In June of 2020, after nine months of recurring infections and half a year of COVID-19 delays, I finally had surgery to correct an unhealthy connection between my bladder and bowel.
Heavier and more frequent doses of antibiotics had kept the infections in check, but by the time I was finally admitted for the nearly nine-hour procedure, I felt as though I had to crawl onto the operating theater table. I was physically unwell and at my wit’s end from the months of waiting … during a bleeding pandemic!
This week, I am headed back into surgery — 18 months on and still in that damned pandemic — for a last bit of minor surgery to correct something the consultant decided could wait for another day.
RELATED: Notes From the Postsurgical Ward
I Feel Good — Maybe Too Good
Unlike the last time, I am in fit form for this go. No infections to battle. Down nearly three stone (42 pounds). Stronger than I’ve felt in years. Maybe I was feeling the good feeling a little too much, in fact.
Having recovered from a recent fall and knowing that for four to six weeks I’ll not be allowed to lift more than a liter of milk, I may have overdone things in the run-up to my convalescence.
I know I do it. I know, from reading comments and notes to me on social media, that we all do it to some level or other. Those of us living with chronic illness take advantage of a relatively good day, like a sailor on 24-hour liberty (and I was a sailor in my younger days, so I speak from experience there). Like those same seamen, the next day, we pay for our sins.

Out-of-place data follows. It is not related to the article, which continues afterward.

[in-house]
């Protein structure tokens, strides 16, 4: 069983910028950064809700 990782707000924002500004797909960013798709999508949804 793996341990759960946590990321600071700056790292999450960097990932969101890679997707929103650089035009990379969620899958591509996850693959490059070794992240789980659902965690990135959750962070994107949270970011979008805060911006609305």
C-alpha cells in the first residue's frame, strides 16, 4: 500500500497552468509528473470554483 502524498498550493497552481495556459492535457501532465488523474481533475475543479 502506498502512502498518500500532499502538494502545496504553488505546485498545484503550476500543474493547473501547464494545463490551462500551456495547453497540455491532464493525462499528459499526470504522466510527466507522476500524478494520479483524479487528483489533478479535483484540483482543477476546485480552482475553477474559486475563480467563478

The Drive to Feel ‘Normal’ Can Be Irresistible
If we wake feeling good — or simply feeling something, even if it’s not “good” — we relish our ability to do something others might consider ordinary but to us is extraordinary. We take on an extra task. We push a little harder. We go a little further. We gladly step across the line, knowing that a price will be paid and that the interest charged will be steep.
But we do it because we can. So often we cannot do as we wish, and those brief times of respite from our shared repressive disease are an opportunity to feel normal, even if only for a few days or a few hours. “Normal” is a siren’s call to this former mariner, and I know the rocks she calls me toward.
But I go willingly … every time.
This Time, I Brought the Fatigue On Myself
This time, I’ll not crawl onto the operating table. Rather, I think I will fall, exhausted, into the care of my surgical team. They may not even need to use anesthesia, as I feel I could sleep for a fortnight after a weekend of readying myself (and the house, and the garden, and the dog, and, and, and …) for my recuperation.
Of course, my wife, Caryn, pitched in and would be perfectly fit to manage even if I hadn’t pushed (and pushed, and pushed) to get it done. I know that, and I still felt the need to be the one to do it all (or most of it). But, well, that’s a whole other topic for a whole other day.
Wishing you and your family the best of health.